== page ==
This morning on CNBC (aka… CNBS), the central bank lackey Steve Liesman spoke with the NY Fed President Bill Dudley on rate outlooks for the remainder of the year. And contrary to the fact that the FOMC choose not to raise rates in September, Dudley used the term ‘very good economy’ at least five times in less than five minutes during his interview, showing how out of touch the Fed really is when it comes to the true economy, and their need to persist in their propaganda manipulation.
Here is the interview with NY Fed President Bill Dudley citing continuously on how good the U.S. economy is
The reason that we are being critical of the Fed here is due to the fact that nearly all other important Western financial centers are admitting publicly of a coming financial crisis, and a marked slowdown of economies that in some cases, point to the fact that much of the world is already in recession.
Citigroup: Recession buzz is heating up on Wall Street
And of course there is the Bank of England’s Andy Haldane who is calling for not only negative interest rates, but ending cash in domestic and global economies.
The fact of the matter is, consumer spending is way down, trade deficits have increased, unemployment numbers don’t reflect the fact that 94 million Americans are out of work, and deflation is proving that the overall global economy is well into a recession. And since the stock market has already capitulated to a small extent, and no longer accepts all the propaganda and rhetoric of the business news talking heads, what remains is something that might have been unheard of in decades past, but is being talked about now in new and more critical ways… that the Federal Reserve’s credibility is being questioned, and how they are quickly losing the gravitas to make tough and accurate decisions that are instead being made by other channels and financial institutions.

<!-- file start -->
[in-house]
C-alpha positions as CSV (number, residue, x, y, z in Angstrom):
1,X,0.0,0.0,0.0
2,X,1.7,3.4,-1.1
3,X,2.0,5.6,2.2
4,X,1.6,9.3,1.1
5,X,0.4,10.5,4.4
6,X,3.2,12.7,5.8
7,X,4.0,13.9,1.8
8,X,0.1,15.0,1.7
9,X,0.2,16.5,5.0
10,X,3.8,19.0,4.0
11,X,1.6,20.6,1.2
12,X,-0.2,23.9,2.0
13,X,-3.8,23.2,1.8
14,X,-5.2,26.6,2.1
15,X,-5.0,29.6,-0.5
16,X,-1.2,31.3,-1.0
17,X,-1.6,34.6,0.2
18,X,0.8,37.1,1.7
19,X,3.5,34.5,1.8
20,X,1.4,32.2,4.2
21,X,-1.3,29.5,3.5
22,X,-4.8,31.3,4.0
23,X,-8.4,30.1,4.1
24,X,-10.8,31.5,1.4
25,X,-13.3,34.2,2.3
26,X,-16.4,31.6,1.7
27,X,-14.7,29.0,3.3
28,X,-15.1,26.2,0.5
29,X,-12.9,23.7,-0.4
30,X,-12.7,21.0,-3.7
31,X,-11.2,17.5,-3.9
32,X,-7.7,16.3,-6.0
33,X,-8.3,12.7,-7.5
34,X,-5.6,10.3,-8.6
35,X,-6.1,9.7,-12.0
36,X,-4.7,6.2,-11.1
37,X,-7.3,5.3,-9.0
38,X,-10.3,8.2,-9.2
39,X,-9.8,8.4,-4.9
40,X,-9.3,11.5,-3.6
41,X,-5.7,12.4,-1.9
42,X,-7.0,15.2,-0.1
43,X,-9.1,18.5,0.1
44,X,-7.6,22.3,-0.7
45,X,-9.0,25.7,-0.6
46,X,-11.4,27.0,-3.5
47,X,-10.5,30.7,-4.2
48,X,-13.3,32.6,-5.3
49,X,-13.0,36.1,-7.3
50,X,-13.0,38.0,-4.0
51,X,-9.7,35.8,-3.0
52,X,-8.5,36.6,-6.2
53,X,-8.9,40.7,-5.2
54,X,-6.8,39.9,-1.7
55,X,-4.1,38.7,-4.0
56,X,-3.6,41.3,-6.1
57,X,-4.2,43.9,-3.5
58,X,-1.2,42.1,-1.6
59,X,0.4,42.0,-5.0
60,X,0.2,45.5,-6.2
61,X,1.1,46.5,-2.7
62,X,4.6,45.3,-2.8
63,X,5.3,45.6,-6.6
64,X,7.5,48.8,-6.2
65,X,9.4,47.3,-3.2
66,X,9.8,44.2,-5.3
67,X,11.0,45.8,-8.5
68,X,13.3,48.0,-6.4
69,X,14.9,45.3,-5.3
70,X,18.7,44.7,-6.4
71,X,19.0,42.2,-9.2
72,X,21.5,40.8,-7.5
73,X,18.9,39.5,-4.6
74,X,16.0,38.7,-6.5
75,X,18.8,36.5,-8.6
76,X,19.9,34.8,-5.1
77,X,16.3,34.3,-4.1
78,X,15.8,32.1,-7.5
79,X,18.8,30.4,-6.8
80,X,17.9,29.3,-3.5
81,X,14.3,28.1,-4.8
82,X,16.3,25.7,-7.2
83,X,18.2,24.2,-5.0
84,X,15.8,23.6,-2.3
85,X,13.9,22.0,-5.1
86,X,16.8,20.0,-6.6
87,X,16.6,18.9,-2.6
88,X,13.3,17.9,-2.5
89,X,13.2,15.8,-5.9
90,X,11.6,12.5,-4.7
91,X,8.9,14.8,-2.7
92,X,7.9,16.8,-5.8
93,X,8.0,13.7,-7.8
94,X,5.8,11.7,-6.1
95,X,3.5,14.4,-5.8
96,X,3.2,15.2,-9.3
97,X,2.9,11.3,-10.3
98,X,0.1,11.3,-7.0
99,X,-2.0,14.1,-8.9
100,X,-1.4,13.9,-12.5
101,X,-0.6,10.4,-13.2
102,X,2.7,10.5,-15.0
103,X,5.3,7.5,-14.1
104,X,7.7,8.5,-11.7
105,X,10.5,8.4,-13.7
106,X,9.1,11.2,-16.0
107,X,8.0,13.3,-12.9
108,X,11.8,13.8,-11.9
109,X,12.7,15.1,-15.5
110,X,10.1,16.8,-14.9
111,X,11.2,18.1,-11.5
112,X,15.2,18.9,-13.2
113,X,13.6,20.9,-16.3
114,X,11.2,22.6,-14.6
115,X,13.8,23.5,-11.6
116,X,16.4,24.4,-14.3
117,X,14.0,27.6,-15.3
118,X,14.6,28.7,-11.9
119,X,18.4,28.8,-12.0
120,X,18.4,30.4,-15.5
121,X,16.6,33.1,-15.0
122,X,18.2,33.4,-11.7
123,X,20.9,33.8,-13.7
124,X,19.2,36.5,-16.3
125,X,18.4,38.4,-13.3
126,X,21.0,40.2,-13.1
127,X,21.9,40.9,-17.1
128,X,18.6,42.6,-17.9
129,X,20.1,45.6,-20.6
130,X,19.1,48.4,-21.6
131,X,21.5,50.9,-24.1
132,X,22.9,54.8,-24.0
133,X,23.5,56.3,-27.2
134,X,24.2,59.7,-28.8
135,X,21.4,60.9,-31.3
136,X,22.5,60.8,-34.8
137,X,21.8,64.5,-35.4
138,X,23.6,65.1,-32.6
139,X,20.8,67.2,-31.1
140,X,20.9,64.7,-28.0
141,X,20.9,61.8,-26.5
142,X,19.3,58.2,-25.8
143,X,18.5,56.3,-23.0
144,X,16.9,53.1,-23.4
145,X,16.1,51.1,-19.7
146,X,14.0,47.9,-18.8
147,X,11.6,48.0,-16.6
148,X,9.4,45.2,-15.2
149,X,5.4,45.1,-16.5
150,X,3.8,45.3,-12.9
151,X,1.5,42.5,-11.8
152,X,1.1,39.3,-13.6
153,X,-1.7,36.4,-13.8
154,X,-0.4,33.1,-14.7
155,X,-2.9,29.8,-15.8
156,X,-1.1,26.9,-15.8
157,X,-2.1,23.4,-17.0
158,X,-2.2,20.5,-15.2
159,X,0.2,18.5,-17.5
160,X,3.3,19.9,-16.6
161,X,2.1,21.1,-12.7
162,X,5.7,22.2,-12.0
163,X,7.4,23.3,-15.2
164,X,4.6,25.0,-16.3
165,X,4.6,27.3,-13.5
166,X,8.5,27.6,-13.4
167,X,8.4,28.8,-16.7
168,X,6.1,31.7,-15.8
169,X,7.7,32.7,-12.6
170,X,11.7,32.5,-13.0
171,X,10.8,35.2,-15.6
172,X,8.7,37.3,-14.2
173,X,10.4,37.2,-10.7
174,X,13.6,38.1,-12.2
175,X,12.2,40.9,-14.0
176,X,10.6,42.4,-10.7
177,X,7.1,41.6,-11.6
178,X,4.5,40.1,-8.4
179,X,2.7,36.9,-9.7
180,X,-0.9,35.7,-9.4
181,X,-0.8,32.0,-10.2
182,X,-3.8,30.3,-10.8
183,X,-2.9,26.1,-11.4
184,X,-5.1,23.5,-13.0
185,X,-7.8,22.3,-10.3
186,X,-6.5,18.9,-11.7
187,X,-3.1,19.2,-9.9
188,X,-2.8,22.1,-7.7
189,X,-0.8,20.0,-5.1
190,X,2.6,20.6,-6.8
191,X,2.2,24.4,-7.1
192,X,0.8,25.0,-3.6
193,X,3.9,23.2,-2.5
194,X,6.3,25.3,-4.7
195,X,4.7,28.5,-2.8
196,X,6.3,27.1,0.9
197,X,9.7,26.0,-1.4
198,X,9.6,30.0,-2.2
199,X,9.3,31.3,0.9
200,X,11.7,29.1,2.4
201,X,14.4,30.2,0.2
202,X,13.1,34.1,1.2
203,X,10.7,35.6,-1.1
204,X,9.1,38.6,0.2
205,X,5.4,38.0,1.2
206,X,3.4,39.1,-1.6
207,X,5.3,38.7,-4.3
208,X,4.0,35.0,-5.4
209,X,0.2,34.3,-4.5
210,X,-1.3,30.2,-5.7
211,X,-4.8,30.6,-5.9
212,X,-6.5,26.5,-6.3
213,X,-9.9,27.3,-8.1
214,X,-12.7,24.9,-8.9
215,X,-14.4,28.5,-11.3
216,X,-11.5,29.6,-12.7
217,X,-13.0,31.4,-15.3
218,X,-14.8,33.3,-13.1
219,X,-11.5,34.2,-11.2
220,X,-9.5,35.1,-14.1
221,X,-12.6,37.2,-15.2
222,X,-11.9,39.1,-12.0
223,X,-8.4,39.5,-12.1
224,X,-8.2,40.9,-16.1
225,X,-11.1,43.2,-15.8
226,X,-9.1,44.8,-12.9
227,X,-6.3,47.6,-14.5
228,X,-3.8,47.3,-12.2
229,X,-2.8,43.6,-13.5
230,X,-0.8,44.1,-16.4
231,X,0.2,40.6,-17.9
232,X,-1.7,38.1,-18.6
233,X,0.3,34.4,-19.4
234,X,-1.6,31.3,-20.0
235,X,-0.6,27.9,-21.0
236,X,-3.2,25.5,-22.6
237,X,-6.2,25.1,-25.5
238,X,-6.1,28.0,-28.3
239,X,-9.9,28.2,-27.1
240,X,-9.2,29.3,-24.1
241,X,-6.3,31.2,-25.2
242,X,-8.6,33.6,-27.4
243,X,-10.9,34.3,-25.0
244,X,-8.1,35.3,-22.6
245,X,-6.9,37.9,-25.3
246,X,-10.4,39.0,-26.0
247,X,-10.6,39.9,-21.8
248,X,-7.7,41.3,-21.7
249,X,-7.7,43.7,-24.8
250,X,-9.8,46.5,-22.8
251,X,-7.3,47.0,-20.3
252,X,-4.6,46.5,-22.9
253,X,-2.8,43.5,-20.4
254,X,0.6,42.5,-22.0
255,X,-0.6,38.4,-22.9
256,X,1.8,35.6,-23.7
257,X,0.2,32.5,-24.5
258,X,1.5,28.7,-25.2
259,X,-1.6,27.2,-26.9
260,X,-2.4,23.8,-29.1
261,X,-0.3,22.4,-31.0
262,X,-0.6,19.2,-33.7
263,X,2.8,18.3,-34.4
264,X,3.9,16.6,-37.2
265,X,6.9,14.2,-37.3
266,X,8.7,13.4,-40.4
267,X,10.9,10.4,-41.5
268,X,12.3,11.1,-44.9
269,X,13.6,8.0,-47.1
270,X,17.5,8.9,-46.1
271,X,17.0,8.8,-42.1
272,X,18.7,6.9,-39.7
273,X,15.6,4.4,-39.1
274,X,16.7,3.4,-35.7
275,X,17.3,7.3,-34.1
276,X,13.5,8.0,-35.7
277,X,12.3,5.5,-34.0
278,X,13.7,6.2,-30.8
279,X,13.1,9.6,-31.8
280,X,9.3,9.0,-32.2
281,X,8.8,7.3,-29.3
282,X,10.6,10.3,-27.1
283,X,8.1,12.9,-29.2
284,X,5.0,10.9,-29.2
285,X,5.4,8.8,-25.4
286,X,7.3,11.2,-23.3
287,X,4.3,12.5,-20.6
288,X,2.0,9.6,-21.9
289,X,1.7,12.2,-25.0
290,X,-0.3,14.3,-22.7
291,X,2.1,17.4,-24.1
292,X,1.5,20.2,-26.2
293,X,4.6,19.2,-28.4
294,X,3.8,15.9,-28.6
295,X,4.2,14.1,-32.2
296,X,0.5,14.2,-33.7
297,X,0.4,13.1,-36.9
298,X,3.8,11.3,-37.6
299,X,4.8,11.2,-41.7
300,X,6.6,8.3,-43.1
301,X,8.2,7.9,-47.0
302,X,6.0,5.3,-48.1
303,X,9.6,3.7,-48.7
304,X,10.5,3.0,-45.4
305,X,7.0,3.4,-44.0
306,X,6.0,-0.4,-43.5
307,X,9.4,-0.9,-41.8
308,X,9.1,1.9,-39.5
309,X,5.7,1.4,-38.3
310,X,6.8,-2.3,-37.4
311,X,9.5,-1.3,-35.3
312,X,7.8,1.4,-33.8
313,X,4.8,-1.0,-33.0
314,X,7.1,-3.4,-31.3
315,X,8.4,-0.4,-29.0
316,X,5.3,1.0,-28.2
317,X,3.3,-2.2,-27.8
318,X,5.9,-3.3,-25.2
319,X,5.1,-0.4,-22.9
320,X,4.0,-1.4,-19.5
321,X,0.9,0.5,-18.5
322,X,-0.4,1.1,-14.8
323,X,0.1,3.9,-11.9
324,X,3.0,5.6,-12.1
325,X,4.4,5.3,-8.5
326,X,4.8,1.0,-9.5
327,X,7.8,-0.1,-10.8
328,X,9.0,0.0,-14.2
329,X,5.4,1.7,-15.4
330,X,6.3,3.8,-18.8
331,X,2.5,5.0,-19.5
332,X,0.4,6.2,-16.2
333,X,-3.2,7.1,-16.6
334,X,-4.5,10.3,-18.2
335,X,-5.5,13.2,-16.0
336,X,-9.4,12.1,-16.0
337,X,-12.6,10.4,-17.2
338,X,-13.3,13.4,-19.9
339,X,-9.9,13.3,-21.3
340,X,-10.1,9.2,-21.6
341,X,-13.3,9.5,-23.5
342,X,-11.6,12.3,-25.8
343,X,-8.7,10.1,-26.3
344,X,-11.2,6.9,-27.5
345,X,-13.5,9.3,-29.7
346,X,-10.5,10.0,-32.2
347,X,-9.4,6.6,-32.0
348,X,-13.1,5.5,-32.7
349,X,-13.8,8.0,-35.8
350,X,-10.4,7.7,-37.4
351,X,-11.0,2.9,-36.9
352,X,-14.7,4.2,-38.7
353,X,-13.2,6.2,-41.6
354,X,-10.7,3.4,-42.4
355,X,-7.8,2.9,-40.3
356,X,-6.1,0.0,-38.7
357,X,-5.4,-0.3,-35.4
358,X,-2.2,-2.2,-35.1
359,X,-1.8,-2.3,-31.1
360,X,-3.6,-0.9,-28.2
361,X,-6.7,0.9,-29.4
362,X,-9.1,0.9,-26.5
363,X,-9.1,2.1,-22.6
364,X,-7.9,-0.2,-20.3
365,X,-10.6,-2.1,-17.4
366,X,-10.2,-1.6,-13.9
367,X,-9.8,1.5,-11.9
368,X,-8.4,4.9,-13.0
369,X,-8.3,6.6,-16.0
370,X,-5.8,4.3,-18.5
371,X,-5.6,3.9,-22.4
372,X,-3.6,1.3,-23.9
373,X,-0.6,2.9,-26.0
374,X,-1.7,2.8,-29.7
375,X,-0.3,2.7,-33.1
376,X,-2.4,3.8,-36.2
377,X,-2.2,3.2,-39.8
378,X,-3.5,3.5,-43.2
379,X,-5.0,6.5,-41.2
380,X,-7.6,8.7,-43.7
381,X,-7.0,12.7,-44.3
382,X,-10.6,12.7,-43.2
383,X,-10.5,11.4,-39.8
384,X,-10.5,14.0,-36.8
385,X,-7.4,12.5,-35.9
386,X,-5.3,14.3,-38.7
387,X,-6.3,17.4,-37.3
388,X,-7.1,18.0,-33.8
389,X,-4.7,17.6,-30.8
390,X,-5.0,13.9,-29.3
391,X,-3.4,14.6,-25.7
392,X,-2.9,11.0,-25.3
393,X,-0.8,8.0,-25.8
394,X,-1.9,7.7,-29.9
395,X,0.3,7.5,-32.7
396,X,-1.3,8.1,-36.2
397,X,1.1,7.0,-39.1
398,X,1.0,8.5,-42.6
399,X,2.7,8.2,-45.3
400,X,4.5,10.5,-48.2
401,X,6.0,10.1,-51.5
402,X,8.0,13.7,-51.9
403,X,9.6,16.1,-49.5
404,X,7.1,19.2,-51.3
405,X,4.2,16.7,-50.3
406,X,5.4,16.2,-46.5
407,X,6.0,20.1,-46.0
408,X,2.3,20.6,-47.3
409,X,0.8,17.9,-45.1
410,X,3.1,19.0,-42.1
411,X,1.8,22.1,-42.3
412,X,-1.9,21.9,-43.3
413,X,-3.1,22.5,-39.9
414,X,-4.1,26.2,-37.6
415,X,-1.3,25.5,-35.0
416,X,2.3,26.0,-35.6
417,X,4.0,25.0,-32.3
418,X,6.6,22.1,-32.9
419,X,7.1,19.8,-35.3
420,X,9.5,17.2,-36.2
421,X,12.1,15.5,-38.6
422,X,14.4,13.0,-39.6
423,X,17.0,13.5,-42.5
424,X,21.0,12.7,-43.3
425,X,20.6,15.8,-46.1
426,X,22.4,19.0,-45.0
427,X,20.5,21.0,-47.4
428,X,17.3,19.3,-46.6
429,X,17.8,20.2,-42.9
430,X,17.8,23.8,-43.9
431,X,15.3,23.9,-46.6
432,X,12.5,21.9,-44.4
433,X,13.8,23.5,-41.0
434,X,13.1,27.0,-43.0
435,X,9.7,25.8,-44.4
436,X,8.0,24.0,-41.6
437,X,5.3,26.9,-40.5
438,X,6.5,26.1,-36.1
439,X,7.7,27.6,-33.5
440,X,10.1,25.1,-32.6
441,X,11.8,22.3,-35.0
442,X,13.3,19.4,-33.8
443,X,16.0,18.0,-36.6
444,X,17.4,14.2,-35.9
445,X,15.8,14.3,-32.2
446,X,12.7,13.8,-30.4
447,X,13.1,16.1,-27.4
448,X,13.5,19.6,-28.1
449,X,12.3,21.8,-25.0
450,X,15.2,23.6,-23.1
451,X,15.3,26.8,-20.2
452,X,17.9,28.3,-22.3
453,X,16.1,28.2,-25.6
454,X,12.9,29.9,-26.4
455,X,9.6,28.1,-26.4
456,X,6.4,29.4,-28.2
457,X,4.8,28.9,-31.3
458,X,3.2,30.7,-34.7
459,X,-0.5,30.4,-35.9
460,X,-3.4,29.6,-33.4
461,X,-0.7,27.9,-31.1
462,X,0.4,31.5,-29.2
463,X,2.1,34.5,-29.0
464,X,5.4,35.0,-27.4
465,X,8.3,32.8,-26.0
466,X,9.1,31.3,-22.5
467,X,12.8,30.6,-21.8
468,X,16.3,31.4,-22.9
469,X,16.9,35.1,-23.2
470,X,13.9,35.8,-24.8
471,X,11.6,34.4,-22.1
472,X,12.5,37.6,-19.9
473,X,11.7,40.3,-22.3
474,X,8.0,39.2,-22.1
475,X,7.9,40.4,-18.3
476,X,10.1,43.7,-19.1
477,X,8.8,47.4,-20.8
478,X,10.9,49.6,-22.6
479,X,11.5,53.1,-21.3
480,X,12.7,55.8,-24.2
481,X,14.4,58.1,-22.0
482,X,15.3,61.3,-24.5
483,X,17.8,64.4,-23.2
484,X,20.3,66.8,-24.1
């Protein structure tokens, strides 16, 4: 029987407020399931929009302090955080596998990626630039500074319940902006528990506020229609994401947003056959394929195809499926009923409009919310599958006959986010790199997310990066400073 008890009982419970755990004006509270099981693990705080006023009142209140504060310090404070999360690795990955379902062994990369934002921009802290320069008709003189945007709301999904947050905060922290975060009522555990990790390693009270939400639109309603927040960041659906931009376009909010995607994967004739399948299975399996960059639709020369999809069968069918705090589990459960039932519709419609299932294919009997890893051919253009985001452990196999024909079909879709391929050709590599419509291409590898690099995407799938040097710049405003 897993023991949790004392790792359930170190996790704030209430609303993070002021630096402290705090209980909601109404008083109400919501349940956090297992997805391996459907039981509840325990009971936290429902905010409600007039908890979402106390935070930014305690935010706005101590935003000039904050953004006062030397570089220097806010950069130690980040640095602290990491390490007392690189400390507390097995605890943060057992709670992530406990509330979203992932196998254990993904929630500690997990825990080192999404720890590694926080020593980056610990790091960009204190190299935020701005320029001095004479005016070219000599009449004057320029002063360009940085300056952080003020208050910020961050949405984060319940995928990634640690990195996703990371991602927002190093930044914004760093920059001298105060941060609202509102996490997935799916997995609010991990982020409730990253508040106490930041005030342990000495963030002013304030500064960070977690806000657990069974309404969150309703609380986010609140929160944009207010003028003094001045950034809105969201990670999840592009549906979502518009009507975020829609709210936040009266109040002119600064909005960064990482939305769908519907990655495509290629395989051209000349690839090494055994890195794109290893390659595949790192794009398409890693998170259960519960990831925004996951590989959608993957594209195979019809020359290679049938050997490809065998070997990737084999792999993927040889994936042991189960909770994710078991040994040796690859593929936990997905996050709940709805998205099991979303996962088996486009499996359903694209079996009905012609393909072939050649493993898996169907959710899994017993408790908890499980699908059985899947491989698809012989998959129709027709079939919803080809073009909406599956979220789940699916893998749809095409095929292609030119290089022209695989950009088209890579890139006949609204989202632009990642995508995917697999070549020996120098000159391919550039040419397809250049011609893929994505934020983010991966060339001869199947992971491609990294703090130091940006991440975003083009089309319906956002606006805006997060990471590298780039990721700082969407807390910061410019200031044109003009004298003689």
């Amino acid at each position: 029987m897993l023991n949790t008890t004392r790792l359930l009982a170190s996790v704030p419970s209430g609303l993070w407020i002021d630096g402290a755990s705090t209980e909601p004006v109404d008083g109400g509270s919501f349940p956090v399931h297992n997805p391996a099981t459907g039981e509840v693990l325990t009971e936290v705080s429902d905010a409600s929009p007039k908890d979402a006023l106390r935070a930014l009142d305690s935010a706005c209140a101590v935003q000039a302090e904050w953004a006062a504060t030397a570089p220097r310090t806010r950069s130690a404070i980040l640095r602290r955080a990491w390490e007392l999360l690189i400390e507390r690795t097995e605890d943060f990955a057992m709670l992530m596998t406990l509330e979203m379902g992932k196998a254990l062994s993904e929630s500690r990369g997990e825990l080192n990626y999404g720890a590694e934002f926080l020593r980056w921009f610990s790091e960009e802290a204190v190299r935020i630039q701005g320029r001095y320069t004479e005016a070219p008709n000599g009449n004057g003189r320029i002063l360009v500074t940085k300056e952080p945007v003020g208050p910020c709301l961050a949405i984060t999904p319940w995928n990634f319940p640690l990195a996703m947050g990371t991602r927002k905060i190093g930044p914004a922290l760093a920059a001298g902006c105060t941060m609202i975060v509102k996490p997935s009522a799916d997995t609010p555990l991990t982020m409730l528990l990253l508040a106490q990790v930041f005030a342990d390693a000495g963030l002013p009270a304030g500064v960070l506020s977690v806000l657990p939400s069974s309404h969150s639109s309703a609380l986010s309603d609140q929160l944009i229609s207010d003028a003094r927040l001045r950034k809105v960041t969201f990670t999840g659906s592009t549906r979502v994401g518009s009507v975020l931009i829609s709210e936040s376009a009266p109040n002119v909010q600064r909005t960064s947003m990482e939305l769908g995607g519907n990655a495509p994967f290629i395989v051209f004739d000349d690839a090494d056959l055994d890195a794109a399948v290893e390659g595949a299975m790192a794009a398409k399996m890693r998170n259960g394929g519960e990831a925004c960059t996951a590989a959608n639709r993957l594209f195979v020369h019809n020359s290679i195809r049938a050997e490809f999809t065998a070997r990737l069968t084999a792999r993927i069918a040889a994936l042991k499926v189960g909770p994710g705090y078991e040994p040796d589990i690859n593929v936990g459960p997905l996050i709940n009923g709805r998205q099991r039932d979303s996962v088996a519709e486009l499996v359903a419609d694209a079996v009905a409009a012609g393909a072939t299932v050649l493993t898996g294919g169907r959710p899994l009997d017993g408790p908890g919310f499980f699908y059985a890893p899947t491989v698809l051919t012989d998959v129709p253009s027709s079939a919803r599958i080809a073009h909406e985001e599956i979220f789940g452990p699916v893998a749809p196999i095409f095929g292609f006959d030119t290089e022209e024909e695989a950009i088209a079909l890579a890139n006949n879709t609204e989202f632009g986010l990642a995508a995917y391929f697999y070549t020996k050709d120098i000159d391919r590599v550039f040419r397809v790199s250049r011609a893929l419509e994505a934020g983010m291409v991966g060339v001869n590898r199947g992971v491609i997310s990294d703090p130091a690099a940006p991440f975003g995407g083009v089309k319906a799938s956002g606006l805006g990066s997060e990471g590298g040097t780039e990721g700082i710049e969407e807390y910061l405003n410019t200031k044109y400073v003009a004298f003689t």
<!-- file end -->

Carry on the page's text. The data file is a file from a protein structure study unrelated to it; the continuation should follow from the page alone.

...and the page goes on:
Kenneth Schortgen Jr is a writer for Secretsofthefed.com, Examiner.com, Roguemoney.net, and To the Death Media, and hosts the popular web blog, The Daily Economist. Ken can also be heard Wednesday afternoons giving an weekly economic report on the Angel Clark radio show.